Both companies and politicians can certainly ‘talk the talk’ but are they ‘walking the walk’? This could be the decade we save the planet. But we must follow through on the promises, policies, and collaborative effort needed to protect nature from collapse.

The airline industry is doing their best to convince us that they are achieving carbon neutral but look at the small print. British Airways said in a recent press release that they would make all flights within the UK carbon neutral from 1 January 2020. Wonderful news, have they started using sustainable aviation fuel or even testing electric powered or assisted engines. No, but the aviation industry is working on it, but it’s a good few years away at the moment. To quote BA, they are working to achieve net zero carbon emissions by 2050.

Discourses of delay

What they are doing, is what many companies are doing, they are investing in carbon reduction projects, in other words supporting someone else, certainly better than doing nothing but it’s still shifting responsibility to a third party. Note that in the majority of airline cases, the support to carbon neutral offset companies is not part of your airfare, you pay extra for it. It costs them nothing, but it looks good.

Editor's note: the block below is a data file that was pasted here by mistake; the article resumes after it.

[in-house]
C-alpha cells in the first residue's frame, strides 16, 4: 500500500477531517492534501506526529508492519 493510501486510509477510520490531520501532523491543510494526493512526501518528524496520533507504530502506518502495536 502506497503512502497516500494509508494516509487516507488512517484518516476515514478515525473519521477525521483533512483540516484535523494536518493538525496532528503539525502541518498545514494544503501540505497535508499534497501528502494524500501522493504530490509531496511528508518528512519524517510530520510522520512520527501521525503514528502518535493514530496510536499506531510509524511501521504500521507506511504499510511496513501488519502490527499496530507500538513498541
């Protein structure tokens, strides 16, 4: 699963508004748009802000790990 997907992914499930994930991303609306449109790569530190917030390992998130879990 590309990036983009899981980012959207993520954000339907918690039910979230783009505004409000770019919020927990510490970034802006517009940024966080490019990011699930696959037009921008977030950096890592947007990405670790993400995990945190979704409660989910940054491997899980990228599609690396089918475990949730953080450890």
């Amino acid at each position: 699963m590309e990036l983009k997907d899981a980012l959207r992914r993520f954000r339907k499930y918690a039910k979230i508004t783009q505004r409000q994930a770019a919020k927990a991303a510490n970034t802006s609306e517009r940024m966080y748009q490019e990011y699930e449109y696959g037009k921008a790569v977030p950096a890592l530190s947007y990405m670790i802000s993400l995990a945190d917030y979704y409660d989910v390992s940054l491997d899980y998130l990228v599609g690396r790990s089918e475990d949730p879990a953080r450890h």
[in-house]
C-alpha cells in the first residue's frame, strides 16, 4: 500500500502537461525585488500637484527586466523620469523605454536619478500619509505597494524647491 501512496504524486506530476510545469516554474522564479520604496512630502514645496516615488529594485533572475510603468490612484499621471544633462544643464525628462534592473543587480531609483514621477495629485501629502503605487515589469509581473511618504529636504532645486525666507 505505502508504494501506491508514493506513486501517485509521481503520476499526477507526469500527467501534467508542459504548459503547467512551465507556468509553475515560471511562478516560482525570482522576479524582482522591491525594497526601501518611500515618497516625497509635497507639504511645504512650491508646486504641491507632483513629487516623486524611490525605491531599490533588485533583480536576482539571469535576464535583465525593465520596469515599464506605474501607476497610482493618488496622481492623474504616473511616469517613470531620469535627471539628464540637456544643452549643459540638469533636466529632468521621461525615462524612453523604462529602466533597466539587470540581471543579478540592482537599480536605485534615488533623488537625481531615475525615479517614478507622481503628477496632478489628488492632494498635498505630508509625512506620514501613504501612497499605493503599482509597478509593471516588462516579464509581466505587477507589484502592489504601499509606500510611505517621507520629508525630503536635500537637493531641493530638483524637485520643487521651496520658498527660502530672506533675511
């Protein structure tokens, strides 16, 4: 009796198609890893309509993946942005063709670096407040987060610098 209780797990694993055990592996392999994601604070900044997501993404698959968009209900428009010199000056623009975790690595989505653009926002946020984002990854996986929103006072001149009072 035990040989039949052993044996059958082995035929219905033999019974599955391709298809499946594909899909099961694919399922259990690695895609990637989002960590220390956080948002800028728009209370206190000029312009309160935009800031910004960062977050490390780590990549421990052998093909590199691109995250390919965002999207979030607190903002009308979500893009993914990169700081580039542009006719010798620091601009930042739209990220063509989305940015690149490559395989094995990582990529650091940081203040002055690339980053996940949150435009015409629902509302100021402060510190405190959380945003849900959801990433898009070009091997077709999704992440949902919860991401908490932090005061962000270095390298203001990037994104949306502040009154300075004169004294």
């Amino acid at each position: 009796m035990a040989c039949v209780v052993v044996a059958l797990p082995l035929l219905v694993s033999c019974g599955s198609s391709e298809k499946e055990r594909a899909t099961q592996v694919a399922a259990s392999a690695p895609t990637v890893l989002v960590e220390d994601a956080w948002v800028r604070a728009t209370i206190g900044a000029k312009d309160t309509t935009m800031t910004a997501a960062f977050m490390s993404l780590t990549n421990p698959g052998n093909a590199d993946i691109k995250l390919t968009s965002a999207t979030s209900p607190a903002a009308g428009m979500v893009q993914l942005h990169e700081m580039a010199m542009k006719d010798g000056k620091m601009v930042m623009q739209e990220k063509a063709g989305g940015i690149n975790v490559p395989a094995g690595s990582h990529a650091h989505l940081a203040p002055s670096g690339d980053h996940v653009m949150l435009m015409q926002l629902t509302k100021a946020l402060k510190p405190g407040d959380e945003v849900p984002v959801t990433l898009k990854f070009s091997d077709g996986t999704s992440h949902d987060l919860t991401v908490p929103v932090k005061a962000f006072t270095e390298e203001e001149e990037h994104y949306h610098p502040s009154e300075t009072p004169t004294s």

To quote The Guardian again, ‘In a paper published in the journal Global Sustainability last July, economist William Lamb and nearly a dozen co-authors catalogued the most common messaging from those who would prefer to see inaction on climate for as long as possible. According to Lamb’s team, the industry’s “discourses of delay” fall into four buckets: redirect responsibility (consumers are also to blame for fossil fuel emissions), push non-transformative solutions (disruptive change is not necessary), emphasize the downside of action (change will be disruptive), and surrender (it’s not possible to mitigate climate change)’.

In other words, find ways out of actually doing something. Perhaps the most perceptive observation is ‘blame the consumer’. Sadly, in many ways we are to blame. We all know aviation is a substantial contribution to global warming, but we still prefer to fly. Reality check, Airlines' CO2 emissions are rising up to 70 percent faster than predicted.